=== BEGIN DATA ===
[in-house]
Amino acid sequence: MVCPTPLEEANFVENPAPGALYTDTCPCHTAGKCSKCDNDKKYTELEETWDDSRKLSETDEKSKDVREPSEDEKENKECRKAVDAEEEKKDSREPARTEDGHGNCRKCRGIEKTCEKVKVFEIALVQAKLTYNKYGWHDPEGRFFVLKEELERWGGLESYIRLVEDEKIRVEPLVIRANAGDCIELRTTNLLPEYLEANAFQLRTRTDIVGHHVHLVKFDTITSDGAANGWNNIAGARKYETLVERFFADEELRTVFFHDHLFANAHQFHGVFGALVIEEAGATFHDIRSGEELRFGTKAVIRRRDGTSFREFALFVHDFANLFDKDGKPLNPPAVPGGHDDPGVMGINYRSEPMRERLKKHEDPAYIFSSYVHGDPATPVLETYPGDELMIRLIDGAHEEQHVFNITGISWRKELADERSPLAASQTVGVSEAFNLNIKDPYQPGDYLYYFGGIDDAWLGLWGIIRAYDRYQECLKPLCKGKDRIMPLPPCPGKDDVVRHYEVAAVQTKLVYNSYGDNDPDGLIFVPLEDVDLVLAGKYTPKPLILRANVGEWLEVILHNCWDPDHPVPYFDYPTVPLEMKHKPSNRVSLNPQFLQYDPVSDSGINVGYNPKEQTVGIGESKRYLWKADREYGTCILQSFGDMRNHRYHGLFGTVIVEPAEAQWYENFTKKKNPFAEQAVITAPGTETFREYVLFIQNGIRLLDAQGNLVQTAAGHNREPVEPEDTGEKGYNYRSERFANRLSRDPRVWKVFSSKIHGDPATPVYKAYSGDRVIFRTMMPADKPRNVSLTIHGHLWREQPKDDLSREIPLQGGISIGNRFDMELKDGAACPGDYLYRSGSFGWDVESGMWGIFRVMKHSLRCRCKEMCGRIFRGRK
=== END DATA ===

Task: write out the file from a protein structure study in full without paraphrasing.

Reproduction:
[in-house]
Amino acid sequence: MVCPTPLEEANFVENPAPGALYTDTCPCHTAGKCSKCDNDKKYTELEETWDDSRKLSETDEKSKDVREPSEDEKENKECRKAVDAEEEKKDSREPARTEDGHGNCRKCRGIEKTCEKVKVFEIALVQAKLTYNKYGWHDPEGRFFVLKEELERWGGLESYIRLVEDEKIRVEPLVIRANAGDCIELRTTNLLPEYLEANAFQLRTRTDIVGHHVHLVKFDTITSDGAANGWNNIAGARKYETLVERFFADEELRTVFFHDHLFANAHQFHGVFGALVIEEAGATFHDIRSGEELRFGTKAVIRRRDGTSFREFALFVHDFANLFDKDGKPLNPPAVPGGHDDPGVMGINYRSEPMRERLKKHEDPAYIFSSYVHGDPATPVLETYPGDELMIRLIDGAHEEQHVFNITGISWRKELADERSPLAASQTVGVSEAFNLNIKDPYQPGDYLYYFGGIDDAWLGLWGIIRAYDRYQECLKPLCKGKDRIMPLPPCPGKDDVVRHYEVAAVQTKLVYNSYGDNDPDGLIFVPLEDVDLVLAGKYTPKPLILRANVGEWLEVILHNCWDPDHPVPYFDYPTVPLEMKHKPSNRVSLNPQFLQYDPVSDSGINVGYNPKEQTVGIGESKRYLWKADREYGTCILQSFGDMRNHRYHGLFGTVIVEPAEAQWYENFTKKKNPFAEQAVITAPGTETFREYVLFIQNGIRLLDAQGNLVQTAAGHNREPVEPEDTGEKGYNYRSERFANRLSRDPRVWKVFSSKIHGDPATPVYKAYSGDRVIFRTMMPADKPRNVSLTIHGHLWREQPKDDLSREIPLQGGISIGNRFDMELKDGAACPGDYLYRSGSFGWDVESGMWGIFRVMKHSLRCRCKEMCGRIFRGRK